Public participation in planning in the UK: A review of the literature

Victoria Lawson, Ruchit Purohit, Flora Samuel, John Brennan, Lorraine Farrelly, Saul M Golden, Mhairi McVicar

Research output: Book/ReportCommissioned reportpeer-review

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Despite the fact that community participation is known to have major benefits in terms of resilience and wellbeing there is a general lack of ‘systematic empirical studies on how public participation is practiced. Community Consultation for Quality of Life
(CCQOL) is an Arts and Humanities Research Council funded project that seeks to develop a Code of Conduct for inclusive participatory planning. The first stage of the project is this systematic review of the literature on public participation, focusing on the UK since 2010, to which Dr Golden was a co-author and provided specialist literature input into Northern Ireland as well as co-authored editorship on the full document. Dr Golden is the CCQoL Co-investigator for Northern Ireland, working with University of Reading as lead partner and PI, and with collaborating Co-Is from Cardiff University and University of Edinburgh. The national review was guided by questions around how community consultation could: (1) be made more impactful and effective across the diverse policy contexts of the UK; (2) be made more representative and inclusive, including through e-participation; and (3) form a longterm project that fosters ongoing civic debate. While each of the devolved nations has a different approach to planning and participation, summarised in Section 1, the main focus of this account is on England; subsequent regional nation-specific literature reviews combined with primary interview data and lessons from enacted public participation events in Belfast, Cardiff, Edinburgh and Reading will follow. Participation here encompasses consultation and engagement. There are moments during planning processes when consultation with the community is a statutory requirement, referred to here as consultation. Engagement is about a more relationship with a community carefully built up over time. We recognise that ‘community’ itself is a highly contested word, as are many of the words used in this document. The document is a uniqe collection of literature-based insights from an all-UK perspective; it will be of value to both academics and to political/public-private decision making bodies, and to the wider public who may seek an up-to-date analysis of public participatory practice, focusing on developments post-2010 and with a wider post-1999 Devlolution context.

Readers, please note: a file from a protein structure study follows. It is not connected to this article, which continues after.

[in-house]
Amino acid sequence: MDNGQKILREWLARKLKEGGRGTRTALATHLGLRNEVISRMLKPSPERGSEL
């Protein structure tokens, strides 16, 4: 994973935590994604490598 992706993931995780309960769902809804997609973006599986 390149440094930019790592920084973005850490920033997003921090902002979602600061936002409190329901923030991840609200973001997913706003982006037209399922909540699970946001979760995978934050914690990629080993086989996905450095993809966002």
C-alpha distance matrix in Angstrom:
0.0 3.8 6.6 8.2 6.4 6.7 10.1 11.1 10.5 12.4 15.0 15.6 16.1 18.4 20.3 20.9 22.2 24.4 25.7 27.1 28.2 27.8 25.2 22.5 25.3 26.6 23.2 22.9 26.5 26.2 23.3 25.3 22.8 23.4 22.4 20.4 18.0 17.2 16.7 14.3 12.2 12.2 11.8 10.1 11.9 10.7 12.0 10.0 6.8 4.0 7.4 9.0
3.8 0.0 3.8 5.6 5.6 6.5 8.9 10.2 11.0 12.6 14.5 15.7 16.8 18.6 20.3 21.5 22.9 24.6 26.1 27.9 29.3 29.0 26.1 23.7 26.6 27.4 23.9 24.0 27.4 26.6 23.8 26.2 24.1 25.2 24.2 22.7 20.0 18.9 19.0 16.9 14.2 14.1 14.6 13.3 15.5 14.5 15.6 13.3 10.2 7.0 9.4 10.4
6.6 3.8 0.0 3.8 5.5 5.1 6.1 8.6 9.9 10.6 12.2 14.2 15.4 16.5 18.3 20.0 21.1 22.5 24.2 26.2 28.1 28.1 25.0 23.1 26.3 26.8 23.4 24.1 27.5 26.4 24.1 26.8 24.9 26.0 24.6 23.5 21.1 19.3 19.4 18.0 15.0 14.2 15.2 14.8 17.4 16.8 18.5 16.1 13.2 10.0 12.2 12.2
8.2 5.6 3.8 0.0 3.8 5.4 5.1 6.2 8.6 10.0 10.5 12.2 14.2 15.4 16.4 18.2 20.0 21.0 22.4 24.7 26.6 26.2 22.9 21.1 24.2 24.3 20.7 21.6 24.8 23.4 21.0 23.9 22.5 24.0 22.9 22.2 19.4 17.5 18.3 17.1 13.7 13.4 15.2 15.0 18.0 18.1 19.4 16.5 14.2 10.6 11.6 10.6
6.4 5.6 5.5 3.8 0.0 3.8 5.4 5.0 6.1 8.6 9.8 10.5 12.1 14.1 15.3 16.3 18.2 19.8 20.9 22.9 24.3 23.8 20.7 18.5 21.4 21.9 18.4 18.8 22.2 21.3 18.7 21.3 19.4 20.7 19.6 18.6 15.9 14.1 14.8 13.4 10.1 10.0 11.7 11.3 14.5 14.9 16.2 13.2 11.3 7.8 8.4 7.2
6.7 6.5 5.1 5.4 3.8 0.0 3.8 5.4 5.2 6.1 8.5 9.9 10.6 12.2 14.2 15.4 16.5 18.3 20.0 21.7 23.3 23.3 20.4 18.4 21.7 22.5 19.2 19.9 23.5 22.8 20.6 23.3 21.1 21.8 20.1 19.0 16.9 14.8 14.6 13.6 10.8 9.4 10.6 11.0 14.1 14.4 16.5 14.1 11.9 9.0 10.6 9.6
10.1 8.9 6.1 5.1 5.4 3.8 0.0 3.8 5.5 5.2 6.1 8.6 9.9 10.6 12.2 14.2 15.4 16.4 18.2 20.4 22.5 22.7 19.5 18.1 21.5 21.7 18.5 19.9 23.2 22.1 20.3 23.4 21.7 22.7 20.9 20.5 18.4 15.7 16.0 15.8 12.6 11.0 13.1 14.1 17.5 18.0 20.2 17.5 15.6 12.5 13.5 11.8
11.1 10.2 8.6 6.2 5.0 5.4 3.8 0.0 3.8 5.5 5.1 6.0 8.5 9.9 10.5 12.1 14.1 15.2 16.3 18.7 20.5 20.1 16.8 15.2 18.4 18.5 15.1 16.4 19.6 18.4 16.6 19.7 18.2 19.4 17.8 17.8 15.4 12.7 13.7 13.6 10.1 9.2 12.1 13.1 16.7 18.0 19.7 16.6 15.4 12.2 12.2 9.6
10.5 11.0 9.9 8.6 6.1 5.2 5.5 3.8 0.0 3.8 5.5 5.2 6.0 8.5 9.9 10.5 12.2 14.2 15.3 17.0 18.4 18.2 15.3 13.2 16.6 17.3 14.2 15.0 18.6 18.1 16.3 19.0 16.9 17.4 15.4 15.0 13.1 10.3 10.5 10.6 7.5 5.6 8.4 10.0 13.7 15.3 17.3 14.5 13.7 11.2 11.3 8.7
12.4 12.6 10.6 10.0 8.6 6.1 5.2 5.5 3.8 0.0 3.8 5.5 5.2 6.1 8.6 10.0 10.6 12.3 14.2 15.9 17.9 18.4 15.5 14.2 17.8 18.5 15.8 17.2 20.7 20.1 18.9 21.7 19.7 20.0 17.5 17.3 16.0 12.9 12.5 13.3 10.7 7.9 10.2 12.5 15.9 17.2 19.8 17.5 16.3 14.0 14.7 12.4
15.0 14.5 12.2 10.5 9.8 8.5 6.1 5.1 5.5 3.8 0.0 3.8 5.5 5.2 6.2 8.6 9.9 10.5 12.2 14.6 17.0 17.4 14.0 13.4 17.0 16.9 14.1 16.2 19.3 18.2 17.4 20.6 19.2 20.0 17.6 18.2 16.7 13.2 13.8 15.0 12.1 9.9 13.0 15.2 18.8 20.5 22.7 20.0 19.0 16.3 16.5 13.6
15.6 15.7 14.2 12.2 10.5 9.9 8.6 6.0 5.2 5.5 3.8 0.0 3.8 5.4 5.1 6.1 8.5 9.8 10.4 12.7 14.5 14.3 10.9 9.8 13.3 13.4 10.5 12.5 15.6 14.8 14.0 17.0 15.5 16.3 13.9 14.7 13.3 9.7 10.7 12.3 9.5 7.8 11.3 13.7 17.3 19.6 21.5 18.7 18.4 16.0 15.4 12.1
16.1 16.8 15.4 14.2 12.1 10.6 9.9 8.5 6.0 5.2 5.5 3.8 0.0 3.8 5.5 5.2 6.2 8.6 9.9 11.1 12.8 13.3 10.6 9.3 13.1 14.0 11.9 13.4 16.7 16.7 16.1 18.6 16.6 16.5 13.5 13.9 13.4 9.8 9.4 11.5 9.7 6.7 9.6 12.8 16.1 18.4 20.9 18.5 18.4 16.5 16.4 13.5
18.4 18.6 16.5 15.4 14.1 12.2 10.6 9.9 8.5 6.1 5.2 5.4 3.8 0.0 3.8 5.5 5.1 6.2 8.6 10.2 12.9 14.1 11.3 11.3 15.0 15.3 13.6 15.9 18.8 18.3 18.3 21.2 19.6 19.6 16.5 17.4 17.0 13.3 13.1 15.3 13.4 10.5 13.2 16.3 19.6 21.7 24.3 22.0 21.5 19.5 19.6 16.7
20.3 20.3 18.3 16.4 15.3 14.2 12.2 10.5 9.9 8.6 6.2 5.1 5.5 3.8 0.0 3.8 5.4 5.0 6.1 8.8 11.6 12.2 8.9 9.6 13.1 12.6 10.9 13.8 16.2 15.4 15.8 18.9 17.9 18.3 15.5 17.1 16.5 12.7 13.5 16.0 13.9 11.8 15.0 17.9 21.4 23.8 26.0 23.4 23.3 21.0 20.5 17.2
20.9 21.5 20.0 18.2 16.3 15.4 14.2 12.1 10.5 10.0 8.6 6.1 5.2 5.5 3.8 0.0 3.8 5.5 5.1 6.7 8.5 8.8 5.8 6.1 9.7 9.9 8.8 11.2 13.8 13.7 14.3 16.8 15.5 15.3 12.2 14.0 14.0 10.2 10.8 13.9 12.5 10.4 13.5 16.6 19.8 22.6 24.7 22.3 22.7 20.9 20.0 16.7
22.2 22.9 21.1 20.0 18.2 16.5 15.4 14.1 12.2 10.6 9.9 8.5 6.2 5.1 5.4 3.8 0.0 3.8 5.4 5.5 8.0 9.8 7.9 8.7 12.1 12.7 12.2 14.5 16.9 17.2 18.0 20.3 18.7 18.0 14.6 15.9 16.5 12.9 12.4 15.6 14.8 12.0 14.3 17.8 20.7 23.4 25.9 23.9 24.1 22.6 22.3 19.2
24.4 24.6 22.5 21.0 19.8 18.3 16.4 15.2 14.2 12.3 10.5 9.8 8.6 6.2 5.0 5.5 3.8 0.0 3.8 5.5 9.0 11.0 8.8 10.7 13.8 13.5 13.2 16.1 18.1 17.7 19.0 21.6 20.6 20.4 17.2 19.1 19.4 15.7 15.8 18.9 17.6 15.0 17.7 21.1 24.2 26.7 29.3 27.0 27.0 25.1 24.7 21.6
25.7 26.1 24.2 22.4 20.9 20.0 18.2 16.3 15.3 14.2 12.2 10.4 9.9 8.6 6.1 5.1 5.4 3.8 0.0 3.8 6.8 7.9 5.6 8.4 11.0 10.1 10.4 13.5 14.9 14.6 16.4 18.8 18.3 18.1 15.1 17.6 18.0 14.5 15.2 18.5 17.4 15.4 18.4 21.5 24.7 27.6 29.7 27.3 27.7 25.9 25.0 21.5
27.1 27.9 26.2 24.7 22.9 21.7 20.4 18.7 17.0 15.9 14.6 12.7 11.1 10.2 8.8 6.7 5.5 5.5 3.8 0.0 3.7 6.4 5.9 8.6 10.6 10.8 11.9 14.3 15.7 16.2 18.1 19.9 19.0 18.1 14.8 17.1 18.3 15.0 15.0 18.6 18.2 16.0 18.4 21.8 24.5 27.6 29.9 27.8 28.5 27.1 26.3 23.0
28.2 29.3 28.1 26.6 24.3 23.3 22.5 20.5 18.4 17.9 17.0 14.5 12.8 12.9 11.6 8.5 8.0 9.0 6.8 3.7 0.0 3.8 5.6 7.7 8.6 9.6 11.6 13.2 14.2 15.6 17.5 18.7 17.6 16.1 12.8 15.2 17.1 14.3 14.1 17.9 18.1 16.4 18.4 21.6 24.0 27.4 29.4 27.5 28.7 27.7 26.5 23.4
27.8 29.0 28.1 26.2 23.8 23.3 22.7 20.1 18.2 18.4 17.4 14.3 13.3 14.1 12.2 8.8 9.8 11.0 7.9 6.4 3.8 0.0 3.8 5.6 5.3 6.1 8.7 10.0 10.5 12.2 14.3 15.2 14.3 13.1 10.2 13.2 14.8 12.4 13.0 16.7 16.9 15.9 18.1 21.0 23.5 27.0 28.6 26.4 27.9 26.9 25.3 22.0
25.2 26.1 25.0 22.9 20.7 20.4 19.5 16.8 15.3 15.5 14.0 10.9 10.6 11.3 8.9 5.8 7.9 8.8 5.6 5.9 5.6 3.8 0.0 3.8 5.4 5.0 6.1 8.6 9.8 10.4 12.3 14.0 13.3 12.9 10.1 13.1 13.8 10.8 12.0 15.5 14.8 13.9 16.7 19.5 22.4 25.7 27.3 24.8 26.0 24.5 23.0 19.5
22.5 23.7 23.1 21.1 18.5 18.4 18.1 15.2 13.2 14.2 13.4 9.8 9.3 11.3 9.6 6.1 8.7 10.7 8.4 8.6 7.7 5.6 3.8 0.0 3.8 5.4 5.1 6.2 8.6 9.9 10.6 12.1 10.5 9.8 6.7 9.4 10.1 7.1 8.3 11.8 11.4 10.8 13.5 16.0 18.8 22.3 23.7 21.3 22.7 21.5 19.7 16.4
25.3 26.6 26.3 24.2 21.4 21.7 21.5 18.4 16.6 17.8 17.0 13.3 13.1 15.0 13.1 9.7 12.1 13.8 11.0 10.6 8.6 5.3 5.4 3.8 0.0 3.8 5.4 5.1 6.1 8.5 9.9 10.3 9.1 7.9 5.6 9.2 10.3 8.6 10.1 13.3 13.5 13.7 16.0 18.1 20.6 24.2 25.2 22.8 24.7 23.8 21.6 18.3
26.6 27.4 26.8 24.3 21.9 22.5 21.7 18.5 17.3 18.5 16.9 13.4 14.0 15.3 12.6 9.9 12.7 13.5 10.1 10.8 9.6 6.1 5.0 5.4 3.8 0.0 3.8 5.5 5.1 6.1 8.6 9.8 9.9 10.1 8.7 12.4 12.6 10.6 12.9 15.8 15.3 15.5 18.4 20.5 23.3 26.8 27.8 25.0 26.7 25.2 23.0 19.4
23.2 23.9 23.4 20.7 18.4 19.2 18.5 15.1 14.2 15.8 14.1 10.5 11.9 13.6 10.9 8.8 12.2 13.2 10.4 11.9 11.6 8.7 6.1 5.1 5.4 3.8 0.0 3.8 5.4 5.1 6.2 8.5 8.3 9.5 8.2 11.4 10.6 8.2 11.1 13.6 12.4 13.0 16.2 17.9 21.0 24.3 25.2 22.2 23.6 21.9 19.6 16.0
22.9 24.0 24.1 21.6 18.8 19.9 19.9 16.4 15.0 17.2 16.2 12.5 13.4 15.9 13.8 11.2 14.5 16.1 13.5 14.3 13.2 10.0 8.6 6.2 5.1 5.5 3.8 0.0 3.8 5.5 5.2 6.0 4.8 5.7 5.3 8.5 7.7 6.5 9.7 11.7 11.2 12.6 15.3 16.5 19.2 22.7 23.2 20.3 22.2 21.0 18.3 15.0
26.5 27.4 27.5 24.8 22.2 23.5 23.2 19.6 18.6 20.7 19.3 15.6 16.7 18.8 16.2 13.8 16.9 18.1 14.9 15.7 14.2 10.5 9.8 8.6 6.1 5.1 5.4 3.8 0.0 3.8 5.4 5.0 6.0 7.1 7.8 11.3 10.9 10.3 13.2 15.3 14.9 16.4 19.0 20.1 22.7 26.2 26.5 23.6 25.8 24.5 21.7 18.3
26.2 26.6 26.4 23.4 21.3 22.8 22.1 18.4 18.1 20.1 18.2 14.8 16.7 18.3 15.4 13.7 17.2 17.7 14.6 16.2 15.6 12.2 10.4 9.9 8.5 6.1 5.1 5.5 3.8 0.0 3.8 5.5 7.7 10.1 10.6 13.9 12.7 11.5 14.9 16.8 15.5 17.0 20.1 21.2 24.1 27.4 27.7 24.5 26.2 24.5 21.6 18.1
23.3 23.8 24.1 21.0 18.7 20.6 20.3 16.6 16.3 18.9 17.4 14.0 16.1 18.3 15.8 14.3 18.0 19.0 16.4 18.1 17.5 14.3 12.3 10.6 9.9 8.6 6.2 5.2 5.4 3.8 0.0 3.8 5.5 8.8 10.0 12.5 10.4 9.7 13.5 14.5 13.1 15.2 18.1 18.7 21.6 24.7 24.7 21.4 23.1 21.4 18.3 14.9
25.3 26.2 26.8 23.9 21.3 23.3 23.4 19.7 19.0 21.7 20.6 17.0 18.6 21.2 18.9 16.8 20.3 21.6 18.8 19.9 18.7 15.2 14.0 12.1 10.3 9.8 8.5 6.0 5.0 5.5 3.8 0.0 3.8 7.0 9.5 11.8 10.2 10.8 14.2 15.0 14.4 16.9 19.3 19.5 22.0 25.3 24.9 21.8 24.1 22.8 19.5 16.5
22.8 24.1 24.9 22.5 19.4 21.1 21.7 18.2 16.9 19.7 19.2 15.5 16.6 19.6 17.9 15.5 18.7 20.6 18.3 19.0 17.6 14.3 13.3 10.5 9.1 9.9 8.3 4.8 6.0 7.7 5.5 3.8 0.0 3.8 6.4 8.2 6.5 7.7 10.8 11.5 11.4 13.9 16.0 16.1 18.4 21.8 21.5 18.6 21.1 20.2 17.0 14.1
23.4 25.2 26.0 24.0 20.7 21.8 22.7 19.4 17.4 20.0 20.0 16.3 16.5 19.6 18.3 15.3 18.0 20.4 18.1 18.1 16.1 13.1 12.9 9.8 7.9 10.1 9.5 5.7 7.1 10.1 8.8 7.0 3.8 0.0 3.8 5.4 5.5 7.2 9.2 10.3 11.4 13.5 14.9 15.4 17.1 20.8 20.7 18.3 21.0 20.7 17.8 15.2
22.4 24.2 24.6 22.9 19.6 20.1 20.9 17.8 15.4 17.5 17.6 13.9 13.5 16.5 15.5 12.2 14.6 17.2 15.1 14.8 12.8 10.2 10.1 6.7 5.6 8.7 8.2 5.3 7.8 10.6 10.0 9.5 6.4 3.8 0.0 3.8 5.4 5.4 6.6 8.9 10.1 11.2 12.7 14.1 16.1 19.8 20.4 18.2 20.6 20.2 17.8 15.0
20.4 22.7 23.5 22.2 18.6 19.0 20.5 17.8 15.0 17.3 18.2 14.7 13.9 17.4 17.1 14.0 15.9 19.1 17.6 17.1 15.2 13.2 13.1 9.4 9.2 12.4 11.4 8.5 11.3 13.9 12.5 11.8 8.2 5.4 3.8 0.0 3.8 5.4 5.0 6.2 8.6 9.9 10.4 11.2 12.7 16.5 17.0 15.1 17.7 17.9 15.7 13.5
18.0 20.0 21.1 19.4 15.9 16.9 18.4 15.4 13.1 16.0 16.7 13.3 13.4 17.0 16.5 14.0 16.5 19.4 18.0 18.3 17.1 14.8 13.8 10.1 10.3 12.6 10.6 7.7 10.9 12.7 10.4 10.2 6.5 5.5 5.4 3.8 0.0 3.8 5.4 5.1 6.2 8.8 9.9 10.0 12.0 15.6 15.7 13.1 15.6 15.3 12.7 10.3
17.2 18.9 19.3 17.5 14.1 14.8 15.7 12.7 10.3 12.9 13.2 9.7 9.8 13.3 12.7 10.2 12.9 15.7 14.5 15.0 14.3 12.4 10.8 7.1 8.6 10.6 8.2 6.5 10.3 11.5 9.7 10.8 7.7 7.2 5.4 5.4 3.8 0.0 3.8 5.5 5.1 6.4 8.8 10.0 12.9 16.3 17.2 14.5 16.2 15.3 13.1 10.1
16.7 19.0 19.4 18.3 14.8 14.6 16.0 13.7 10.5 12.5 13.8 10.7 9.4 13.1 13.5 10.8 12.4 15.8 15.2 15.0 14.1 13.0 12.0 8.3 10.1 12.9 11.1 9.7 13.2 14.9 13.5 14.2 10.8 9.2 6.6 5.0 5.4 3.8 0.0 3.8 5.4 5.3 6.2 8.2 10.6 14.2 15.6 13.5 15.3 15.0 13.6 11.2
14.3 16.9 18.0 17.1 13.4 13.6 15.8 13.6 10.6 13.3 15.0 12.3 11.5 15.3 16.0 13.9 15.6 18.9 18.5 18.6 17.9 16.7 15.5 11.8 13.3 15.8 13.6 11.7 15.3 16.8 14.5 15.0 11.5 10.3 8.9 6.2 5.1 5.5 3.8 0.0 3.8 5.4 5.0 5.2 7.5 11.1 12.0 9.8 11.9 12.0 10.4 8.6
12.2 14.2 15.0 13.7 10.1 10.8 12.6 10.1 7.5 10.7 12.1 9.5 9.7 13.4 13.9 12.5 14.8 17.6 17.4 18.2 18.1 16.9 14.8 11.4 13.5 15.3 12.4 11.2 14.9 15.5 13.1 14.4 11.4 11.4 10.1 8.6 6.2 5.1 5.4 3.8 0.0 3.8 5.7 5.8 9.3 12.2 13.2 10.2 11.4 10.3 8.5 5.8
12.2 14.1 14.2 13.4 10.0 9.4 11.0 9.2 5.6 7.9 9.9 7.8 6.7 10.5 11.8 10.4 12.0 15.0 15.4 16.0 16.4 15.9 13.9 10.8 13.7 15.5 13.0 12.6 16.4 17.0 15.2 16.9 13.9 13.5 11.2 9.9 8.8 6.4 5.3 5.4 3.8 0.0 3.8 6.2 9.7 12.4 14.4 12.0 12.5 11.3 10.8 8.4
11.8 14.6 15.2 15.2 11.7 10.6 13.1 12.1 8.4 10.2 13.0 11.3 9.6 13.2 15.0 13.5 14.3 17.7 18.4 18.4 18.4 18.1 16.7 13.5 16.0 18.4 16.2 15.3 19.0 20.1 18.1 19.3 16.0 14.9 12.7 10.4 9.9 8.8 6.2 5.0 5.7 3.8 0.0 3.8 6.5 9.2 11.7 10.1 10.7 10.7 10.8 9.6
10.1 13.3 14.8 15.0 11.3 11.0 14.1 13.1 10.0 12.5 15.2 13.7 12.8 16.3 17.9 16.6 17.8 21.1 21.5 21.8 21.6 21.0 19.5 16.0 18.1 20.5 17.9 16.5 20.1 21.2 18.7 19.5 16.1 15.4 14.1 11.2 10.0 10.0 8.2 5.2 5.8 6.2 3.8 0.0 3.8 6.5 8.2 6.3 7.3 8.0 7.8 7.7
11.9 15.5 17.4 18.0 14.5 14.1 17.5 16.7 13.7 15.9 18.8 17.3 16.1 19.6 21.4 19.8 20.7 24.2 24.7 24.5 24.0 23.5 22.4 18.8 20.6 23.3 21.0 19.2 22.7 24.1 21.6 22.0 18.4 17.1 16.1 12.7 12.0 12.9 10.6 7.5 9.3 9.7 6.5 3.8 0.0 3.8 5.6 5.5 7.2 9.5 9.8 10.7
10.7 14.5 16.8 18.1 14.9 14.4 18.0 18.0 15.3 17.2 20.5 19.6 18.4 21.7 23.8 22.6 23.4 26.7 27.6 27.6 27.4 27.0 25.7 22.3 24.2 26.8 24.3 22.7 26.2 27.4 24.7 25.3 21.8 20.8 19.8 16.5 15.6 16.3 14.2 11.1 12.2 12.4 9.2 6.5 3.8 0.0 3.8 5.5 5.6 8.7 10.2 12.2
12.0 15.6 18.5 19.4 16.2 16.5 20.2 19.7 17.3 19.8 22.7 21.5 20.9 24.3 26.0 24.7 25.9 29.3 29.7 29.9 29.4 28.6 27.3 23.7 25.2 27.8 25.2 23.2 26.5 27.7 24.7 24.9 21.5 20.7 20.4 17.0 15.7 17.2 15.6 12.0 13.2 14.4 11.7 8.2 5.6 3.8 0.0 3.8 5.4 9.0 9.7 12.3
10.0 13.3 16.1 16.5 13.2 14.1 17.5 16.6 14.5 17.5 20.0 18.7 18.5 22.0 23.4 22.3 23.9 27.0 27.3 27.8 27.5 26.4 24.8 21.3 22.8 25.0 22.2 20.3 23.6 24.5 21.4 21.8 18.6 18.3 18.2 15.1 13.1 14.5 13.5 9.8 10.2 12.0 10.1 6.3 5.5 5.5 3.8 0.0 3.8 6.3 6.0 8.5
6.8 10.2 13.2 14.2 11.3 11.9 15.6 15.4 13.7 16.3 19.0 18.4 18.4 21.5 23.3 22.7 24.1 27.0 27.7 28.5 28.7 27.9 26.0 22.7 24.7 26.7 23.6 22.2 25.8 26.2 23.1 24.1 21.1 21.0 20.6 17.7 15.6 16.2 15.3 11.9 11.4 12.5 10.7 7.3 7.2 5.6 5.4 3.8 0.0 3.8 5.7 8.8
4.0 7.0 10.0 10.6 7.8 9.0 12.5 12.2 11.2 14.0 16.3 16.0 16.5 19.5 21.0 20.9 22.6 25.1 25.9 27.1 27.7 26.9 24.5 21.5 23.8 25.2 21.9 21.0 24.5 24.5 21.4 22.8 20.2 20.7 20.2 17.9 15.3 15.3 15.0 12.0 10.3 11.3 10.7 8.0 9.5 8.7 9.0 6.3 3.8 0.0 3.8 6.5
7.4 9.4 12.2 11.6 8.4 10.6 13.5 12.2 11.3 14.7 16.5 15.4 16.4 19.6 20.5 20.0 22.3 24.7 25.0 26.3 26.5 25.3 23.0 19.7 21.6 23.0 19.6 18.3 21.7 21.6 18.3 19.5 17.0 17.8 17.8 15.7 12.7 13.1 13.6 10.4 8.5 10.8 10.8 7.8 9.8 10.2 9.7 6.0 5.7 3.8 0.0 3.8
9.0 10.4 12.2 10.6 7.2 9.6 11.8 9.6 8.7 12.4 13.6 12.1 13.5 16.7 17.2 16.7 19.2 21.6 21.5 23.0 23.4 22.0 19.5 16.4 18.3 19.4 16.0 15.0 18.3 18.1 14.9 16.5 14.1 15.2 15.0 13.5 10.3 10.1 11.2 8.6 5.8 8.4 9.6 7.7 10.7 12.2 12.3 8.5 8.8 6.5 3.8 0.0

Original languageEnglish
Place of PublicationUnited Kingdom
Commissioning bodyArts and Humanities Research Council (AHRC)
Number of pages53
Publication statusPublished (in print/issue) - 29 Apr 2022


  • Public Participation
  • planning
  • built environment
  • Quality of Life
  • Consultation
  • Engagement
  • United Kingdom
  • Northern Ireland
  • Scotland
  • Wales
  • England
  • Policy
  • Devolution
  • Practice
  • AHRC


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